A boon for patients in the countryside
iKure’s cloud-based healthcare platform helps in bridging the tech divide
- Appellate tribunal admits lenders’ plea over surrender of Jaypee land
- ONGC Videsh FY18 profit up 29% on higher oil production
- Embassy group diversifies into mid-income housing business
- GAIL India chairman backs unbundling of firm’s operations, but only after gas market matures
- Jet Airways sees weak Gulf business, stressed yields in near future
It was 2009. A retired father from Kharagpur, West Bengal, visited his son in Bengaluru, where he developed a heart problem and was taken to a cardiology clinic. When he returned to the same doctor six months later for a check-up, he was told a sleep disorder medicine prescribed by a doctor in Kharagpur should have been avoided.
The incident with his father made entrepreneur Sujay Santra realize that there was something wrong with the rural healthcare system. “If being a technocrat, this could happen to my family, I realized the problem is far bigger for other people residing in rural and remote areas,” Santra said.
The realization led to the birth of iKure Techsoft Pvt. Ltd in 2010, with Santra working to identify ways of connecting patients with doctors through technology.
iKure Techsoft is a winner in the Health & Well-being category at the mBillionth Awards 2016, organized by the Digital Empowerment Foundation.
Santra, who was a solutions architect with Oracle in 2010, knew he wanted to be an entrepreneur. Even though his first e-commerce business, Denicasoft Consulting, shut down in 2003, after only a year-and-a-half of operations, he did not lose his desire to try something new. Two colleagues from Oracle initially supported Santra on the technology front in the healthcare initiative, but they left after a little over a year.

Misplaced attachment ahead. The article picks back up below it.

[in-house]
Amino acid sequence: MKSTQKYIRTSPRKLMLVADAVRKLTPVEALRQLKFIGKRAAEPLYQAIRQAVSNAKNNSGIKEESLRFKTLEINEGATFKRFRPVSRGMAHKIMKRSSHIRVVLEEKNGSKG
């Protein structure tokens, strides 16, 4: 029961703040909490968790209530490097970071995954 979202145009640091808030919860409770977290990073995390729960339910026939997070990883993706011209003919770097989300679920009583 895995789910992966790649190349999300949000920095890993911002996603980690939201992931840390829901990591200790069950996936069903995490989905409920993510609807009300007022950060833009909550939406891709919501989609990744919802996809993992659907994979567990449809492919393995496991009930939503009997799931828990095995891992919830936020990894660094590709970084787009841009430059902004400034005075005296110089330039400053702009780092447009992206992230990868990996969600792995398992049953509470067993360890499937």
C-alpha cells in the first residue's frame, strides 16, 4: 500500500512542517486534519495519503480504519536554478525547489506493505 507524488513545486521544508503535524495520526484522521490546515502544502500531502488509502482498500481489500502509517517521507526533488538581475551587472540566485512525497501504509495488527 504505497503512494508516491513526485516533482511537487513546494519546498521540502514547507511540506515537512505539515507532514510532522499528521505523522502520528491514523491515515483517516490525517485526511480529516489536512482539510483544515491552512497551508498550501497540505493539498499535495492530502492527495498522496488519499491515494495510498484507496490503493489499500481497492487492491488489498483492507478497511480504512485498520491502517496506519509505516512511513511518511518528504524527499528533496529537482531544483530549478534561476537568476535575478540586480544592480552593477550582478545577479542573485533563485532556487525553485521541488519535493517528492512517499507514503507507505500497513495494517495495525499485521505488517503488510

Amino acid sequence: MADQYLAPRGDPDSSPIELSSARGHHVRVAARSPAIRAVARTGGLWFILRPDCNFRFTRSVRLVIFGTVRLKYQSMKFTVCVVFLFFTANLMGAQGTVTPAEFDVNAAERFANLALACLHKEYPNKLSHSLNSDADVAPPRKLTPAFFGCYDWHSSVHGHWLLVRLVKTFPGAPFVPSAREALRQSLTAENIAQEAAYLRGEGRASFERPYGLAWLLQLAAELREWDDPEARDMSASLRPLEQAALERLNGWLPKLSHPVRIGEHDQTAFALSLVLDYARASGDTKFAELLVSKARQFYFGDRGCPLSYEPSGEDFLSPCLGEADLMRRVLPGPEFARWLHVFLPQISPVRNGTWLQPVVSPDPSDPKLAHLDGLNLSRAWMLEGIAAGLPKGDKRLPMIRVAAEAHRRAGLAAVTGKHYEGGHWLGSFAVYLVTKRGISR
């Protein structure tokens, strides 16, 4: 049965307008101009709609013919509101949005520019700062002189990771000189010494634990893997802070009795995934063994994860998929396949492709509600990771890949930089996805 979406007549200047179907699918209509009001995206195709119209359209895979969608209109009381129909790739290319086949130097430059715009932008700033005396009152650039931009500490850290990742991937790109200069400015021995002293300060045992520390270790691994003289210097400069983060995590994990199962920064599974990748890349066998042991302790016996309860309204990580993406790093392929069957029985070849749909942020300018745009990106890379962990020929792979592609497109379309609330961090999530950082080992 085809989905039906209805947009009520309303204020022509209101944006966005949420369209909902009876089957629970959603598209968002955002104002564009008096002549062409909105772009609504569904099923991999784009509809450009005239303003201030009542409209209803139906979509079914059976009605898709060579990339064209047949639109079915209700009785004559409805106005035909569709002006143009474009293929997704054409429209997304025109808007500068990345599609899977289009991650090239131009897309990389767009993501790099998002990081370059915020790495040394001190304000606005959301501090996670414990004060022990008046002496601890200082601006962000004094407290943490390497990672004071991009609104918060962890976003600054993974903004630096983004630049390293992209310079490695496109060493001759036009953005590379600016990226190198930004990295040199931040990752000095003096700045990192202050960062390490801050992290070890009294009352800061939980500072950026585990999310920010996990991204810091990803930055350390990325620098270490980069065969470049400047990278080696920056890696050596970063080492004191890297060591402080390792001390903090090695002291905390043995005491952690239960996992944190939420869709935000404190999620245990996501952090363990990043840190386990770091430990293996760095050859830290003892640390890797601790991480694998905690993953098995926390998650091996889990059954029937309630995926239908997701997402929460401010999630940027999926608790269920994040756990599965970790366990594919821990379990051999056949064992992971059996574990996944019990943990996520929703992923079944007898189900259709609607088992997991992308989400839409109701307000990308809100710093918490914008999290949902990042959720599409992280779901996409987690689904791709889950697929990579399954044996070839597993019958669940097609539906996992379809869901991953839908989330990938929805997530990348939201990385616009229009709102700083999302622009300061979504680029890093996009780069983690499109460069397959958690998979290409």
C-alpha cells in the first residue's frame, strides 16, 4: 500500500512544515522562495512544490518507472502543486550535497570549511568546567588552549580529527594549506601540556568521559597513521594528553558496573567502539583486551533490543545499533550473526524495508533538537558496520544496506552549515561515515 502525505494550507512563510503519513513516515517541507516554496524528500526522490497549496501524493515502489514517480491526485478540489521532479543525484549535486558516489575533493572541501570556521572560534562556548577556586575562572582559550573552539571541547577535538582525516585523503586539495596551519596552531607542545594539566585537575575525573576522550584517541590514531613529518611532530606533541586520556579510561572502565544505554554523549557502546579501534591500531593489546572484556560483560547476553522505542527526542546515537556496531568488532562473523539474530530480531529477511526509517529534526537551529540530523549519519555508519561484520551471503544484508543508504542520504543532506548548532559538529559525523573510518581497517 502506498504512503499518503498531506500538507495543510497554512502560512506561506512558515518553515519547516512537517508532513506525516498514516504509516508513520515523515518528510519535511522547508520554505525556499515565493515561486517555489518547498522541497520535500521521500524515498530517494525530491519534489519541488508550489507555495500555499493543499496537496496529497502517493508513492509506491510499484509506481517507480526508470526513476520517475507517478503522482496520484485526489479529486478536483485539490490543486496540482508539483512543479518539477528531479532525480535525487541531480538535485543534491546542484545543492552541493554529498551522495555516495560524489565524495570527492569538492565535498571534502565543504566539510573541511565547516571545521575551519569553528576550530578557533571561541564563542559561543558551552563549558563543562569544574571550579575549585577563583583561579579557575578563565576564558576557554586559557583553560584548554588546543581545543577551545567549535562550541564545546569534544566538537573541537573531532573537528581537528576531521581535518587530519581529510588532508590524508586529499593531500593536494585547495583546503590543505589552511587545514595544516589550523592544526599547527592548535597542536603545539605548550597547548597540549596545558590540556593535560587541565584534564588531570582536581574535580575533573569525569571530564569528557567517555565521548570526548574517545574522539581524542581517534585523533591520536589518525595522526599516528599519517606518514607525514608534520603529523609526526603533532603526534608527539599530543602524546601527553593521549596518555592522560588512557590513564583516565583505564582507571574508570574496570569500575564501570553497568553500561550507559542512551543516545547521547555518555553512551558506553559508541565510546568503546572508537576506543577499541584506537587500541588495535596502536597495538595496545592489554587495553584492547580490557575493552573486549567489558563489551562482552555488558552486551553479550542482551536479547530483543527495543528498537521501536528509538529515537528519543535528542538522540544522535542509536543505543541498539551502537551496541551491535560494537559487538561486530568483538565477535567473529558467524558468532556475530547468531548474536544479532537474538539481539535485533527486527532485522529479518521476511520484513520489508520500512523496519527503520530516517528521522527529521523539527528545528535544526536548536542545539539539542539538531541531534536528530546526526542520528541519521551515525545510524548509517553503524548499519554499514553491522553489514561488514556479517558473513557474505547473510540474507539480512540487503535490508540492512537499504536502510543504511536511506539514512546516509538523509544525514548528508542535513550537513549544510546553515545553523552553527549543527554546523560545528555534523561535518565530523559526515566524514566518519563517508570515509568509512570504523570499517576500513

Last year, Santra was given the Ashoka Fellowship for social entrepreneurship, which introduced him to a global platform and opportunities for collaborations.
iKure largely works in the area of affordable and preventive healthcare and has set up rural healthcare centres with qualified doctors, pharmacists and health workers.
The start-up organizes healthcare camps and offers training to health workers, providing them with a livelihood.
Most of its health workers are women in the age group of 22-45 years.
The start-up also provides family health cards where a family of five people can get services by paying only Rs50 per month. It offers free consultation with medicines, special packages for seasonal diseases such as malaria and typhoid and discounted diagnostic and ambulance services among others.
iKure’s current team strength is 50, including 10 doctors, 25 health workers and technical and corporate support. However, it has trained 140 health workers who now work as volunteers. It operates a total of 40 rural healthcare centres currently.
iKure has tied up with global universities such as McGill University of Canada, University of Michigan, Santa Clara University of California in the US and Aalborg University of Denmark for academic and research-related work. It also partners with a number of hospital chains, non-governmental organizations and private companies for corporate social responsibility initiatives.